The Battle of The Blue

The Battle of The Blue
Rebel forces charge the Topeka Battery at Mockbee farm, original painting by Benjamin Mileham

Thursday, October 20, 2011

October 23 & 24th 1864; Casualties of the 2nd Kansas Militia

 He died regretted by all. Active, talented, generous, earnest, his cowardly murder, after surrender, is but another evidence of the hellish spirit engendered by slavery.
 An excerpt from: "Rebel Invasion of Missouri and Kansas, and  the Campaign of the Army of the Border, Against General Sterling Price, in October and November, 1864." by Richard Josiah Hinton 

   The fate of the dead and wounded men from the battle at the Mockbee Farm on October 22nd deserves further explanation.  As night fell on the Farm on that Saturday, the dead from both sides lay mostly where they fell in battle and the injured were brought to the field hospital at the home of Boston Adams a short distance away.   The Confederate surgeon in charge was likely Dr. William McPheters but it seems he was short on staff and supplies, and asked the prisoners waiting in the yard if there was a doctor among them.  At this point Captain A.J.Huntoon volunteered his service and worked the remainder of the night.  The men who were in such a critical condition that they were unable to travel were left at the Adams place when General Price's Army fled south and were left under the care of Major Caleb Winfrey, CSA.  Major Winfrey continued to treat the wounded from both sides for the next two days as the Battle of Westport played out.
      There were a few men from the 2nd Kansas Militia who had been shot after they surrendered and left on the field to die; these men would lay on the Battlefield until after the Battle of Westport was concluded the next day.  The head surgeon from the Union Army, Major Samuel B.Davis, had planned to send ambulances to the area around Byram's Ford, including the Mockbee Farm, on the morning of October 23rd.  His plans were delayed until after the Union Army finally drove the Rebels south in the mid-afternoon and by then there were hundreds more injured to care for.  In the meantime, at least one man would be carried from the field by an escaped comrade and taken to a nearby home.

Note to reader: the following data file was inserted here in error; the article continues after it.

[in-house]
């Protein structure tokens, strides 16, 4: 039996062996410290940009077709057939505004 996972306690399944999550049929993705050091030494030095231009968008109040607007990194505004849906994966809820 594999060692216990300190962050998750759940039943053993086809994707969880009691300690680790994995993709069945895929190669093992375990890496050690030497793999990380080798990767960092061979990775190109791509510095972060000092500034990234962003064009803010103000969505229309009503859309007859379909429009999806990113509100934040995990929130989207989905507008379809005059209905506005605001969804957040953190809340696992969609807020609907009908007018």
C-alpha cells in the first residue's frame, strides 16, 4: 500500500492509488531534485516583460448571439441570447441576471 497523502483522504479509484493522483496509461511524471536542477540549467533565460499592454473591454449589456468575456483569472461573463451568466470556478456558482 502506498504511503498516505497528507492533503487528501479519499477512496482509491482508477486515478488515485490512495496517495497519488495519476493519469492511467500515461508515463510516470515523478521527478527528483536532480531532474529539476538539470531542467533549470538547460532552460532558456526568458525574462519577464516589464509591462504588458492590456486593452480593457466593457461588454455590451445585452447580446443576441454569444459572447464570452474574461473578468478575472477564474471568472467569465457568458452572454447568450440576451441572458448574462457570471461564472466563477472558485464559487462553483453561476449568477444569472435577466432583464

Private Merrick Race of Topeka Battery was taken prisoner after the final Rebel charge and promised the rights of a prisoner of war.  After he turned his gun over to Jackman's men however, he was shot twice; once through the lungs and the other ball passing through his leg.  He was then left on the field to die but as the twilight turned to darkness, death did not come. Merrick called out for someone to help him and sometime later, he heard a noise and saw a dark figure shuffle toward him.  This person identified themselves as a member of the 2nd KSM, Co. G and that was all.   Merrick felt his head tilt up and a slight trickle of water pass his lips and he tried to swallow, but the pain in his lungs was such that he could scarcely breathe. He did feel a comfort though, knowing that he wouldn't have to die alone.  This was the last thought in his mind until he was awakened by the sound of a heavy gun being fired nearby; he opened his eyes and it was daylight again, and he was laying on a bed inside of a house with a nervous looking woman at his side.  He was in a tremendous amount of pain but he tried to put on his best face so not to alarm the woman any more than she was.  Merrick thanked the woman in a halting voice but attempts to speak resulted in a fit of coughing followed by the release of more blood into his lungs; he felt as if he were drowning.  The woman sensed his suffering and put a finger to his lips and a cold compress on his sweaty brow.  Merrick remained this way until later that evening, when a Union ambulance orderly and another man loaded him on a wagon that was filled with other men who were injured at the Battle of Westport.  The wagon brought the men to a place called the Wornall House, about two miles away, where a field hospital had been set up.  Here Merrick was placed on a bedroll next to the others and a glimmer of hope returned to him.  After a short time Major Davis inspected the wound to the chest and after exchanging a quick glance with the other man in charge, Surgeon Phillip Harvey of the Kansas Volunteer Army, he ordered a large dose of morphine to be administered.  The relief that Merrick felt after he received the morphine was significant and by midnight he was in good spirits. In the back of his mind though, Merrick Race knew that his earthly presence was fleeting, and with his anonymous companion from Co. G by his side, passed away at 2:00 A.M. on Monday, October 24th, 1864.
     The bones of the story of Merrick Race are facts, the softer parts I filled in as a tribute to him.  Merrick was buried near where he died and was later disinterred by an Uncle, who brought his remains to Lorraine County, Ohio.   Merrick was given a military funeral in his hometown, with many friends and family in attendance.

1 comment:

  1. Nicely done. It's these personal stories about the Civil War that are the most interesting to me.